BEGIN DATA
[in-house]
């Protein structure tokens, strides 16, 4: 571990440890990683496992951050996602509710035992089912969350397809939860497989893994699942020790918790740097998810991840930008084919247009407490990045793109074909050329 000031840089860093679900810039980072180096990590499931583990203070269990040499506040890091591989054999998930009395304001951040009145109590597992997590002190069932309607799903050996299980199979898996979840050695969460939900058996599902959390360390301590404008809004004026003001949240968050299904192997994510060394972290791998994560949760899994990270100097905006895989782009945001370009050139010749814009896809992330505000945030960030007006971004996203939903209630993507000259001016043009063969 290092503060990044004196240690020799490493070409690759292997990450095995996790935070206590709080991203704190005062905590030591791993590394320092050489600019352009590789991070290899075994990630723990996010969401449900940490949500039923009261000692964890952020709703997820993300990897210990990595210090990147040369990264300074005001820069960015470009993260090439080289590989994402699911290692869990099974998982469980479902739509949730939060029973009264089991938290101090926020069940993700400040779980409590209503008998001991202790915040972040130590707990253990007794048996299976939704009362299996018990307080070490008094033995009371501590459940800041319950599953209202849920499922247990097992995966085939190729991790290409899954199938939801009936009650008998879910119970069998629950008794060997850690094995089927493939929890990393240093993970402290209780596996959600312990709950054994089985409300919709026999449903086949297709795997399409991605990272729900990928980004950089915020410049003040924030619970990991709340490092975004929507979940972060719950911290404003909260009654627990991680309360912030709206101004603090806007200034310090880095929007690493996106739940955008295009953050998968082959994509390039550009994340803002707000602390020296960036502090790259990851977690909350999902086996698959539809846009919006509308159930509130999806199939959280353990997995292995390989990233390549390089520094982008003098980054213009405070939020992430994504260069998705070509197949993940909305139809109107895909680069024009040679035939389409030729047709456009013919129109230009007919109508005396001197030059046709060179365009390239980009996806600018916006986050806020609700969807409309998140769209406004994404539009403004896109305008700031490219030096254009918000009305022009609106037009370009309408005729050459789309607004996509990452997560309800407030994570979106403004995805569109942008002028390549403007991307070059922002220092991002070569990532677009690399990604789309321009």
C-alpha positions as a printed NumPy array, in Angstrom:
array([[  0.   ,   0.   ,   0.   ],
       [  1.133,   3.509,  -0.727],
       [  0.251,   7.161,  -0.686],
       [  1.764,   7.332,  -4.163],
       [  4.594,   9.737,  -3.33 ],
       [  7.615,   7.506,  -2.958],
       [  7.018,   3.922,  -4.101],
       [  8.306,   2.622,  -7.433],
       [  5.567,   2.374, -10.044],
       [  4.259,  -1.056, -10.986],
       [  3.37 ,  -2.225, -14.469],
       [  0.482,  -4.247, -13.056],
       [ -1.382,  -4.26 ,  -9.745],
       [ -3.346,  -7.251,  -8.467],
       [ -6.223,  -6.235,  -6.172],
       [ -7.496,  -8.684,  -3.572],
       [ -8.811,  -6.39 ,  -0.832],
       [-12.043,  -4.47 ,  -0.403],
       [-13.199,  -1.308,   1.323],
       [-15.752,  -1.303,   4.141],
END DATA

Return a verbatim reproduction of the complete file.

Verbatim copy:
[in-house]
């Protein structure tokens, strides 16, 4: 571990440890990683496992951050996602509710035992089912969350397809939860497989893994699942020790918790740097998810991840930008084919247009407490990045793109074909050329 000031840089860093679900810039980072180096990590499931583990203070269990040499506040890091591989054999998930009395304001951040009145109590597992997590002190069932309607799903050996299980199979898996979840050695969460939900058996599902959390360390301590404008809004004026003001949240968050299904192997994510060394972290791998994560949760899994990270100097905006895989782009945001370009050139010749814009896809992330505000945030960030007006971004996203939903209630993507000259001016043009063969 290092503060990044004196240690020799490493070409690759292997990450095995996790935070206590709080991203704190005062905590030591791993590394320092050489600019352009590789991070290899075994990630723990996010969401449900940490949500039923009261000692964890952020709703997820993300990897210990990595210090990147040369990264300074005001820069960015470009993260090439080289590989994402699911290692869990099974998982469980479902739509949730939060029973009264089991938290101090926020069940993700400040779980409590209503008998001991202790915040972040130590707990253990007794048996299976939704009362299996018990307080070490008094033995009371501590459940800041319950599953209202849920499922247990097992995966085939190729991790290409899954199938939801009936009650008998879910119970069998629950008794060997850690094995089927493939929890990393240093993970402290209780596996959600312990709950054994089985409300919709026999449903086949297709795997399409991605990272729900990928980004950089915020410049003040924030619970990991709340490092975004929507979940972060719950911290404003909260009654627990991680309360912030709206101004603090806007200034310090880095929007690493996106739940955008295009953050998968082959994509390039550009994340803002707000602390020296960036502090790259990851977690909350999902086996698959539809846009919006509308159930509130999806199939959280353990997995292995390989990233390549390089520094982008003098980054213009405070939020992430994504260069998705070509197949993940909305139809109107895909680069024009040679035939389409030729047709456009013919129109230009007919109508005396001197030059046709060179365009390239980009996806600018916006986050806020609700969807409309998140769209406004994404539009403004896109305008700031490219030096254009918000009305022009609106037009370009309408005729050459789309607004996509990452997560309800407030994570979106403004995805569109942008002028390549403007991307070059922002220092991002070569990532677009690399990604789309321009």
C-alpha positions as a printed NumPy array, in Angstrom:
array([[  0.   ,   0.   ,   0.   ],
       [  1.133,   3.509,  -0.727],
       [  0.251,   7.161,  -0.686],
       [  1.764,   7.332,  -4.163],
       [  4.594,   9.737,  -3.33 ],
       [  7.615,   7.506,  -2.958],
       [  7.018,   3.922,  -4.101],
       [  8.306,   2.622,  -7.433],
       [  5.567,   2.374, -10.044],
       [  4.259,  -1.056, -10.986],
       [  3.37 ,  -2.225, -14.469],
       [  0.482,  -4.247, -13.056],
       [ -1.382,  -4.26 ,  -9.745],
       [ -3.346,  -7.251,  -8.467],
       [ -6.223,  -6.235,  -6.172],
       [ -7.496,  -8.684,  -3.572],
       [ -8.811,  -6.39 ,  -0.832],
       [-12.043,  -4.47 ,  -0.403],
       [-13.199,  -1.308,   1.323],
       [-15.752,  -1.303,   4.141],